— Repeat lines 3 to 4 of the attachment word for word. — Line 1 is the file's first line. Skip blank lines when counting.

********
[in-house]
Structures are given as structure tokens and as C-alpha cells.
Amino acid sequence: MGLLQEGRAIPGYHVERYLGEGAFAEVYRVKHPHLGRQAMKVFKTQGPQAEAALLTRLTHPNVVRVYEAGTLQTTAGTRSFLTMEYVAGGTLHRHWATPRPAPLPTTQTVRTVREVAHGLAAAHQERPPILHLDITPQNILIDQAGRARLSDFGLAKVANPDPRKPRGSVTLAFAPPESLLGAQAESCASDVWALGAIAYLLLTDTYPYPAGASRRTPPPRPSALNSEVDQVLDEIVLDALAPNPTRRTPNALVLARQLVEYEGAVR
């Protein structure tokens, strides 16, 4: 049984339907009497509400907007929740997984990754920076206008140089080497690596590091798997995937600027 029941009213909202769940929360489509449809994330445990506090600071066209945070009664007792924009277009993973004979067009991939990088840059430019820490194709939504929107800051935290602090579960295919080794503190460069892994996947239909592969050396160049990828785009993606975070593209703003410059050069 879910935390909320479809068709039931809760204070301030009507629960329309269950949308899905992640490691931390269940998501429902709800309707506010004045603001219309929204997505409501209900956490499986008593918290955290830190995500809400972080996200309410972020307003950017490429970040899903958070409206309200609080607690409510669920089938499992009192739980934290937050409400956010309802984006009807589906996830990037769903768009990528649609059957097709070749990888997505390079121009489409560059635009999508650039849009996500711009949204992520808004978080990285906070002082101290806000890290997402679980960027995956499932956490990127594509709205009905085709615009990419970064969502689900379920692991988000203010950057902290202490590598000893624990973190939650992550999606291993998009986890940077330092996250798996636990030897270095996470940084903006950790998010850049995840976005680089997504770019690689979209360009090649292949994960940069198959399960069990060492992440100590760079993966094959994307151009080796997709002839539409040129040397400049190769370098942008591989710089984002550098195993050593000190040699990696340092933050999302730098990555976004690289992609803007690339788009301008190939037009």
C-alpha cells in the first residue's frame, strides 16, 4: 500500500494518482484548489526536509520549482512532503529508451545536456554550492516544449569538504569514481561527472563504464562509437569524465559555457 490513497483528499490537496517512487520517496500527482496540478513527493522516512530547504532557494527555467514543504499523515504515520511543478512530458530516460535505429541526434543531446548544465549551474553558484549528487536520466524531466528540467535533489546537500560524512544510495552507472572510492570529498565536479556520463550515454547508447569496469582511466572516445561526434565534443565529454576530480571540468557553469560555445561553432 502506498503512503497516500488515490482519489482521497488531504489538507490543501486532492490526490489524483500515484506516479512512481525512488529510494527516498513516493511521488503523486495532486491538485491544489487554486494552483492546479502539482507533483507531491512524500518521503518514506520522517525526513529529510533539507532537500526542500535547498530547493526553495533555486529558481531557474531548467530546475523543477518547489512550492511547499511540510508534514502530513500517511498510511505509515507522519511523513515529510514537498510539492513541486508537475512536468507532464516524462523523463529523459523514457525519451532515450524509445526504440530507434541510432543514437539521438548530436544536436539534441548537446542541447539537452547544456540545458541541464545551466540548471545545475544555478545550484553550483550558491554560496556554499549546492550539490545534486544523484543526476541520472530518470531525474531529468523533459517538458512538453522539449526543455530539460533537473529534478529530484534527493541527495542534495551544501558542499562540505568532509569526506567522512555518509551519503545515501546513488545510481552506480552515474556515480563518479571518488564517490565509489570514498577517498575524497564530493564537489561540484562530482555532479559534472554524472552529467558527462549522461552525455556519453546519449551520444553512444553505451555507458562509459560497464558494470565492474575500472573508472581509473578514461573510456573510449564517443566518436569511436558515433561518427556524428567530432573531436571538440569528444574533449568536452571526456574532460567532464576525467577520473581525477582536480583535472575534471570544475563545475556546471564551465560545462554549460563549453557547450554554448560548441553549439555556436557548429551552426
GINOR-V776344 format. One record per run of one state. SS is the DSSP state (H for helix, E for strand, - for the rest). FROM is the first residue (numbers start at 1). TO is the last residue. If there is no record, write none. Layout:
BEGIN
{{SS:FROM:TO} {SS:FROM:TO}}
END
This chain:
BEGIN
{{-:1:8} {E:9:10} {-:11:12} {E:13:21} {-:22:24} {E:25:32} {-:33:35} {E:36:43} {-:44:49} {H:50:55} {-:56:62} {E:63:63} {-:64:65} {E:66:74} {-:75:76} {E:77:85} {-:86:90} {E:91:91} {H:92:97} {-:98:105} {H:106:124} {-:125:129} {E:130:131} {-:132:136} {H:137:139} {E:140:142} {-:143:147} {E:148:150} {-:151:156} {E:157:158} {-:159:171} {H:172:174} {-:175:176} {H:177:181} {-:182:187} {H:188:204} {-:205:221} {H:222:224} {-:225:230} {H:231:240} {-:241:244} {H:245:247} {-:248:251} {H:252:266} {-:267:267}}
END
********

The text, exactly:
Amino acid sequence: MGLLQEGRAIPGYHVERYLGEGAFAEVYRVKHPHLGRQAMKVFKTQGPQAEAALLTRLTHPNVVRVYEAGTLQTTAGTRSFLTMEYVAGGTLHRHWATPRPAPLPTTQTVRTVREVAHGLAAAHQERPPILHLDITPQNILIDQAGRARLSDFGLAKVANPDPRKPRGSVTLAFAPPESLLGAQAESCASDVWALGAIAYLLLTDTYPYPAGASRRTPPPRPSALNSEVDQVLDEIVLDALAPNPTRRTPNALVLARQLVEYEGAVR
């Protein structure tokens, strides 16, 4: 049984339907009497509400907007929740997984990754920076206008140089080497690596590091798997995937600027 029941009213909202769940929360489509449809994330445990506090600071066209945070009664007792924009277009993973004979067009991939990088840059430019820490194709939504929107800051935290602090579960295919080794503190460069892994996947239909592969050396160049990828785009993606975070593209703003410059050069 879910935390909320479809068709039931809760204070301030009507629960329309269950949308899905992640490691931390269940998501429902709800309707506010004045603001219309929204997505409501209900956490499986008593918290955290830190995500809400972080996200309410972020307003950017490429970040899903958070409206309200609080607690409510669920089938499992009192739980934290937050409400956010309802984006009807589906996830990037769903768009990528649609059957097709070749990888997505390079121009489409560059635009999508650039849009996500711009949204992520808004978080990285906070002082101290806000890290997402679980960027995956499932956490990127594509709205009905085709615009990419970064969502689900379920692991988000203010950057902290202490590598000893624990973190939650992550999606291993998009986890940077330092996250798996636990030897270095996470940084903006950790998010850049995840976005680089997504770019690689979209360009090649292949994960940069198959399960069990060492992440100590760079993966094959994307151009080796997709002839539409040129040397400049190769370098942008591989710089984002550098195993050593000190040699990696340092933050999302730098990555976004690289992609803007690339788009301008190939037009």